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The Mass Media

The Mass Media

The Mass Media

Letter in Response to “Writing Proficiency Exam Criticized by Students”

This article is written in response to a Mass Media news article posted on  February 9, 2013, written by Caleb Nelson titled “Writing Proficiency Exam Criticized by Students”. The original article chronicled the dissatisfaction of students with the Writing Proficiency Exam.  
I recently came across a news piece, “Writing Proficiency Exam [WEP] Criticized by Students” authored by Caleb Nelson in the February 12-25 issue of the Mass Media. This piece features students giving an unfair denunciation of WEP, arguing outrageously that it is an “inadequate and unnecessary waste of time.” I would love to go over some arguments and complaints directed at WEP, as this is an important issue for UMass Boston community members, especially for students who have not taken it yet.
WEP is a graduation requirement for students in the College of Liberal Arts or the College of Science and Mathematics. It is designed to evaluate students’ critical thinking and reading skills. There are two ways of taking the test, with the student having the option of sitting for a timed-essay examination or submitting a portfolio of his writing.
Nevertheless, like for many other exams, when students do not pass on their first try they get wild and angry. They protest and blame people. This is understandable. Their anger is a defense mechanism to protect them against sadness of failing. It is nothing strange or new to have students criticized and complain about the WEP. That being said, the claim that “WPE has been met with complaints from students […]since it was implemented in 1979,” means nothing in terms of solid arguments.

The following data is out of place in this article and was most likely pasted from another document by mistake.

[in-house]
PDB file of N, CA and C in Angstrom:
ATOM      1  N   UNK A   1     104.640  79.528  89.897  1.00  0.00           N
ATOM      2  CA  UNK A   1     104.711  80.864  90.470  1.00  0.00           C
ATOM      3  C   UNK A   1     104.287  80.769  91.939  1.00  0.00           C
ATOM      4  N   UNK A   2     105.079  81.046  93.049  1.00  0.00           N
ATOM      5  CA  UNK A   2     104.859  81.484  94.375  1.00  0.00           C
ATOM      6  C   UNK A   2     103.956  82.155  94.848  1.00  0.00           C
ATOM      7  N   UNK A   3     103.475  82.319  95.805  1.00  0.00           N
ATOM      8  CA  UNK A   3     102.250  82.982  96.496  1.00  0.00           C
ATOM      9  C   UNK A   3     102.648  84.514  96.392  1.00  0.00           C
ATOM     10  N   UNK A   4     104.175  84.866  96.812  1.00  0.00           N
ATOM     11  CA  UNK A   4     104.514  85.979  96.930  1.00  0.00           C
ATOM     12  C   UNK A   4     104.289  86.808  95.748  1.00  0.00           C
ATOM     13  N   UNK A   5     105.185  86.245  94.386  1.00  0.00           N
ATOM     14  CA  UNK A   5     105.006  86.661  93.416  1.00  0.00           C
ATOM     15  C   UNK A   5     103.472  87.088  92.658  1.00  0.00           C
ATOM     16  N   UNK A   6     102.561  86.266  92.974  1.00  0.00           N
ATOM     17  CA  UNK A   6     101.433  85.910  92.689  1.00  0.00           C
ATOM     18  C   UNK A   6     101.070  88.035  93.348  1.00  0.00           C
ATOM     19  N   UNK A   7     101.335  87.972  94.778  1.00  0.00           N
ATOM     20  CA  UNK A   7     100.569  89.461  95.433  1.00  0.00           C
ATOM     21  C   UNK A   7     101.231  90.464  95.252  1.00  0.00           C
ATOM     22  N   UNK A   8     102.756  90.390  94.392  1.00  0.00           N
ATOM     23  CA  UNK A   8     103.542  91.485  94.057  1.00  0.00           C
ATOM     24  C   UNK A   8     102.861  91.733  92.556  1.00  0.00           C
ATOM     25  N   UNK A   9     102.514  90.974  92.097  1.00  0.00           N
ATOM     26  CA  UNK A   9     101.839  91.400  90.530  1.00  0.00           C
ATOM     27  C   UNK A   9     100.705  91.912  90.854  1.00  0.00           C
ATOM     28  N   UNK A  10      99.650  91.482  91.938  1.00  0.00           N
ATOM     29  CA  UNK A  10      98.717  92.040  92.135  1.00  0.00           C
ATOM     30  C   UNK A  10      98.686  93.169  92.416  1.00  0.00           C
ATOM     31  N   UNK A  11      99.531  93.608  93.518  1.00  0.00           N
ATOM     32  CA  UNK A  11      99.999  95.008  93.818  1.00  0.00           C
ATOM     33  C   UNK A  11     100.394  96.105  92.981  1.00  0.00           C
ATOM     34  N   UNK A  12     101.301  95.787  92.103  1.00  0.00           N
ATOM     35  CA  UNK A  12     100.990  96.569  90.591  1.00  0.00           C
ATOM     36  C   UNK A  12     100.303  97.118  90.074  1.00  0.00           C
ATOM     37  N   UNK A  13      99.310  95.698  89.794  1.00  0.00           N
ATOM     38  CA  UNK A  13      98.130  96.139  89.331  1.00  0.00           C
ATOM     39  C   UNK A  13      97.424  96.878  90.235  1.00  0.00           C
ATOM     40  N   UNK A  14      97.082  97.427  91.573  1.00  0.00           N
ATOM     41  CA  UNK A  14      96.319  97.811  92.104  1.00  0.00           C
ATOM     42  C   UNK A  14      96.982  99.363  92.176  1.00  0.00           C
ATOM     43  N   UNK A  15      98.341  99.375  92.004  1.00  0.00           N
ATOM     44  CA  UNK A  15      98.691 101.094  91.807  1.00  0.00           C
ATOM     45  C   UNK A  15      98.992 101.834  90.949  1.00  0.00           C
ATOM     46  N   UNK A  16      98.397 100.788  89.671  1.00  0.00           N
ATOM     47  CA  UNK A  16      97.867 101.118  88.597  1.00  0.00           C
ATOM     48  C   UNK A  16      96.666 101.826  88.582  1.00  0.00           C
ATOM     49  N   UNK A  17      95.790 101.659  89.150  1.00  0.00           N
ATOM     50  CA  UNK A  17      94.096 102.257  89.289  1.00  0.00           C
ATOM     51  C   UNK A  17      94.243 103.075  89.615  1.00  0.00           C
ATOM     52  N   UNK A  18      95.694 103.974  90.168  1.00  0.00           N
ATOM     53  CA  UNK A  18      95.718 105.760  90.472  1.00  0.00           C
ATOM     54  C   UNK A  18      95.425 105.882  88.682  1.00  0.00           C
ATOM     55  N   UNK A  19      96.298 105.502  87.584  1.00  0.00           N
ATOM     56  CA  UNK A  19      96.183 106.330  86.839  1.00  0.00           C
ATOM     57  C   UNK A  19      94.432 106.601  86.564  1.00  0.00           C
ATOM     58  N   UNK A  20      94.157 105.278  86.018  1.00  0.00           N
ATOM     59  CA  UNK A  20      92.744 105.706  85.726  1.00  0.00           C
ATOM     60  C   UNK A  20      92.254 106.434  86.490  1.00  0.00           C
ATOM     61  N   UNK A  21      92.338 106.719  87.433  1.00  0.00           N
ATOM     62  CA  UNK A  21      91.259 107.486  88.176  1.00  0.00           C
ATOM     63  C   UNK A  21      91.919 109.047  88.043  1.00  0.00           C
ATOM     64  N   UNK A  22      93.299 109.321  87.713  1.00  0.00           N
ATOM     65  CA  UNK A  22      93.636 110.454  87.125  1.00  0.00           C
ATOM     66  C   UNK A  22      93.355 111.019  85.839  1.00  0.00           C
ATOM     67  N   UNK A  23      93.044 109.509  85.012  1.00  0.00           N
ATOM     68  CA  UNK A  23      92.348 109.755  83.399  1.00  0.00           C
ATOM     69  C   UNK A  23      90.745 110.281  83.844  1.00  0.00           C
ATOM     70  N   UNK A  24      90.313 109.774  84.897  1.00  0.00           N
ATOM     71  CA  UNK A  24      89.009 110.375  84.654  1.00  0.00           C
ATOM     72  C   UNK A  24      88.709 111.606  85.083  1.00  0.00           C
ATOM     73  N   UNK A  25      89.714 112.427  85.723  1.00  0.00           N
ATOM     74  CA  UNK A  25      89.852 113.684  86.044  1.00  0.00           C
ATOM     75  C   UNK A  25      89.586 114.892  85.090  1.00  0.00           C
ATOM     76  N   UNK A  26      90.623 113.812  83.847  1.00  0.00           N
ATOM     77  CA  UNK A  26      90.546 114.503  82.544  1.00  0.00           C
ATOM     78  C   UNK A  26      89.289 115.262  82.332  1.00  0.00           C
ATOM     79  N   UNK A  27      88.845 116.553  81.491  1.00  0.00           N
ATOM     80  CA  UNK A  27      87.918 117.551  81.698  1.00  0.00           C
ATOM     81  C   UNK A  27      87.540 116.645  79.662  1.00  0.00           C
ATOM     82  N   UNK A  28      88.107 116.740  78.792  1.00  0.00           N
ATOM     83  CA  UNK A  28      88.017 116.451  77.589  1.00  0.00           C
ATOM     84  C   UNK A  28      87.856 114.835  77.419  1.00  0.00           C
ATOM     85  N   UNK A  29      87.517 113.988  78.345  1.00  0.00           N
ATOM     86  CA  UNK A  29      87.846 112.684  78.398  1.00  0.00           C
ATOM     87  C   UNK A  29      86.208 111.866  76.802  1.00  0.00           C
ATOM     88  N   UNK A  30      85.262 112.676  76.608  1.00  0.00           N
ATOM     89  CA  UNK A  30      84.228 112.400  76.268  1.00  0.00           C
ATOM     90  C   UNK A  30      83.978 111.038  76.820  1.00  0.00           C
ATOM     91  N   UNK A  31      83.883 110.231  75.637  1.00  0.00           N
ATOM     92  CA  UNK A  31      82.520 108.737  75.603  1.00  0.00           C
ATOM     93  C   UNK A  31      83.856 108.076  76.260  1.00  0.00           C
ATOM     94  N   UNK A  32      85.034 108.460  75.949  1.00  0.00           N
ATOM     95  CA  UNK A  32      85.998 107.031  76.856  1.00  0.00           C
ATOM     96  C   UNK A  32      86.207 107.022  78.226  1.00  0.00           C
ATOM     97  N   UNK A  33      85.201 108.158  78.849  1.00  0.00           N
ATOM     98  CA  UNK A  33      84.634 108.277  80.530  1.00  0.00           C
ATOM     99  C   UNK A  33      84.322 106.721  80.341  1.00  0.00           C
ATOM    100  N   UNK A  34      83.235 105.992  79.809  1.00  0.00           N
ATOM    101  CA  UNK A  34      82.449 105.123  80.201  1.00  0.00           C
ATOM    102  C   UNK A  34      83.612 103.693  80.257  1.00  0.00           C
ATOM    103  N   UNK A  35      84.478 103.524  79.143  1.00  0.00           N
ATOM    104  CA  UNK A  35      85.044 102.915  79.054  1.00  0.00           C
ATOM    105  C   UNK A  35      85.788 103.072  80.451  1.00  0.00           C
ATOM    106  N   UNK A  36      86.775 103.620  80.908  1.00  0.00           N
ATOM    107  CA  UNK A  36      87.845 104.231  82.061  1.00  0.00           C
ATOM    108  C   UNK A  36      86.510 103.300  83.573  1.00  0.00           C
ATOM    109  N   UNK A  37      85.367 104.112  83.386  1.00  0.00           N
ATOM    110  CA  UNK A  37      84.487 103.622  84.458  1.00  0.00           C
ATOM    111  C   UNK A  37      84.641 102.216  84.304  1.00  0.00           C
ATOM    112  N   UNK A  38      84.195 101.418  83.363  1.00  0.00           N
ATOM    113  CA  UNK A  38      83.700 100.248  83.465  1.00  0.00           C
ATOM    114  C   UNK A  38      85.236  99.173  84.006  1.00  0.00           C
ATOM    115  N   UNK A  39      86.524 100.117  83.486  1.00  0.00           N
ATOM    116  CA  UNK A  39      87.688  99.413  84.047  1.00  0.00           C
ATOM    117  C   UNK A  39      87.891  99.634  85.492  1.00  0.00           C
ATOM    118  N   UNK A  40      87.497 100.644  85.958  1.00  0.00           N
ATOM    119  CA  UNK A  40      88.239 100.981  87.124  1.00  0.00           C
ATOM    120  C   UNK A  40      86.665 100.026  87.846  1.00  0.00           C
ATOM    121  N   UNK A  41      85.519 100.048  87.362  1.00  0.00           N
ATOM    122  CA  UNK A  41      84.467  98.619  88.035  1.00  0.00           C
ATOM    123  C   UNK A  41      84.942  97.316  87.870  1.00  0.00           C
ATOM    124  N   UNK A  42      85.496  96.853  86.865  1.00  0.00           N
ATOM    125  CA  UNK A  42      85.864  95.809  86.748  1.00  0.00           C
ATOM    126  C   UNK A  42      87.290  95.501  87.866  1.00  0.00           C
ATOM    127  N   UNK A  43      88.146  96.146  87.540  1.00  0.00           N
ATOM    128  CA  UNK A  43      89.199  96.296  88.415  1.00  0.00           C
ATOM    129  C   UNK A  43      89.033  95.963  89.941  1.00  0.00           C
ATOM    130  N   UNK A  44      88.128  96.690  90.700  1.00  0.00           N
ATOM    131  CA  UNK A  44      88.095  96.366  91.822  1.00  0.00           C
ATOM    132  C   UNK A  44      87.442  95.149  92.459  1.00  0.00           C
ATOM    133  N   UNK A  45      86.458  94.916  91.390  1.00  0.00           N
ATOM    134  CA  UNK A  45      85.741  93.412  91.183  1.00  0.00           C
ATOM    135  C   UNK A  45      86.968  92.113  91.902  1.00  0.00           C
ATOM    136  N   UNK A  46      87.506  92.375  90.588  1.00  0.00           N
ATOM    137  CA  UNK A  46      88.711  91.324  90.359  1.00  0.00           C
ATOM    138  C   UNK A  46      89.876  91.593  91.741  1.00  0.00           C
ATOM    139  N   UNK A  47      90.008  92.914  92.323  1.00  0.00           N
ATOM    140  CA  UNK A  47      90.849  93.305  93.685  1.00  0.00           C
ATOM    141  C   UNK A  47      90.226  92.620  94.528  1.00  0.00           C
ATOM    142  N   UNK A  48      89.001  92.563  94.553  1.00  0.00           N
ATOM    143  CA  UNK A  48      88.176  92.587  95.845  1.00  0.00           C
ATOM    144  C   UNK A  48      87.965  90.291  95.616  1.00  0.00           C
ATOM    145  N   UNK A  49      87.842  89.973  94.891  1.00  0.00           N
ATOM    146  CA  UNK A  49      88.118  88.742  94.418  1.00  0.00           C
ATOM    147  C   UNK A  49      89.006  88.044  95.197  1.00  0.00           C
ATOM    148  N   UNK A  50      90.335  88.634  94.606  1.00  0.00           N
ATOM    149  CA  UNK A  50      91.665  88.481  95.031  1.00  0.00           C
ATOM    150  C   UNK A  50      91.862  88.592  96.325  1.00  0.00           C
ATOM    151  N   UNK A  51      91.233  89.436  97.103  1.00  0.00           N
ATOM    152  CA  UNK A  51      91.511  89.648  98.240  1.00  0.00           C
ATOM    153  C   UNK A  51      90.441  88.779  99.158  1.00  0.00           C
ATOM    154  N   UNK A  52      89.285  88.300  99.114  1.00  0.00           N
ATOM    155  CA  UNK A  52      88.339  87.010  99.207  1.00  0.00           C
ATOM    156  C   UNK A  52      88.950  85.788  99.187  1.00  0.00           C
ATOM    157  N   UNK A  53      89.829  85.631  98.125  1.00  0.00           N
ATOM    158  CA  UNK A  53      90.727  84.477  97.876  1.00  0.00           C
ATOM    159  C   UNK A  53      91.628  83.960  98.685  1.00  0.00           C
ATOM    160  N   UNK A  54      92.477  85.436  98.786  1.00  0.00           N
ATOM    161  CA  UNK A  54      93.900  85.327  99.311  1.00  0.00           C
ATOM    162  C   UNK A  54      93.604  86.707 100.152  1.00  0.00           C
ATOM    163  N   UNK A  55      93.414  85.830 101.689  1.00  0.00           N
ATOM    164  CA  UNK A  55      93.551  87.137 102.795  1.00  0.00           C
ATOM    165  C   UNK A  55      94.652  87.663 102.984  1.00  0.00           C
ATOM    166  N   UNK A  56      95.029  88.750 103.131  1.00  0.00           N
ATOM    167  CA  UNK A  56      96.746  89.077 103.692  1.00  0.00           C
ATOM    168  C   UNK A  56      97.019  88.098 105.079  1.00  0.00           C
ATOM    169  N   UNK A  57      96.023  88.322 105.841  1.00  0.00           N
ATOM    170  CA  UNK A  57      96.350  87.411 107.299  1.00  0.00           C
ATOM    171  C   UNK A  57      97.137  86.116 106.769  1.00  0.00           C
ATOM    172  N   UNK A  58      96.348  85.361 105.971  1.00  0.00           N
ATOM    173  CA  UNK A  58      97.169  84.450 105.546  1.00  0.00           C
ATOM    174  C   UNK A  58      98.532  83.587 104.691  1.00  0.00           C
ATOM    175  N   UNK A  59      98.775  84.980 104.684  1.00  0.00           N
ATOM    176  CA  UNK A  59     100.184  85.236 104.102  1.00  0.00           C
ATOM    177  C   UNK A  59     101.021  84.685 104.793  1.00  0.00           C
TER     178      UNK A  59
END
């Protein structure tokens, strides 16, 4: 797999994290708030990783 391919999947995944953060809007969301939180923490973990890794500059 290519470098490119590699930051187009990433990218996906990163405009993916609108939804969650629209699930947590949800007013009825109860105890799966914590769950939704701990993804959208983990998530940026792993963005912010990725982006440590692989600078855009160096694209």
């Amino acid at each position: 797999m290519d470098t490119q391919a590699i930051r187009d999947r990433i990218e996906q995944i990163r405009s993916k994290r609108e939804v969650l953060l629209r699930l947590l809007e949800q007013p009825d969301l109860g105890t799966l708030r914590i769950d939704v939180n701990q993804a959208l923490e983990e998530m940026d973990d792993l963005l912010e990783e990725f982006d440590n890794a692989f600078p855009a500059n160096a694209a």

Complaints against the WEP are emotional reactions. Therefore, they are flawed. Not only because the students fail to propose solutions, but also because the WEP provides numerous measures to ensure the success of students at the time they are taking the exams.
Measures ranging from tutoring, to workshops and to personal support, you name it. Not to mention WEP gives students, who are doing the portfolio, five weeks or 35 days to complete just a five pages essay. This is a hell of time to revise it and even have a faculty member review it before the submission
It is reported in the article that  “Alex Wilson, the president of the Anthropology Club, is highly literate;” which suggests how can he fail? I will ignore this claim. It is rather highly laughable than sound. Indeed the level of literacy is like a profound river, the deeper it is, the less noise it makes.
So I doubt a literate dude will email The Mass Media, begging for attention after failing a five page paper for which he had 35 days to write. Although I might not know how people measure the level of literacy, but I do know that it is something that must be shown, not  told.
The article went on to quote Lindie Ngobeni, a student majoring in environmental science, who finds WEP “insulting,” and questions it. “‘What does the WPE say about the English 101 and 102 classes?’” This banal argument reflects several levels of ignorance about WEP; the first mistake is that WEP is different from 101 and 102 English classes; one is an exam and the others are classes. The deeper error is that this objection is tantamount to asking, “If our professor covers all the materials in class, why are we still taking exam?” Please, just be respectful to UMass Boston.
I speak English not even as a second, but as a third language. I took the WEP last March and I passed it on my first try. I am a winner! And you know what? “Winners always make thing happen, losers let things happen.” So I think when it comes to WEP my fellow students need to become more responsible. Life is a do-it-myself project. You should take the credit or the blame for your performance.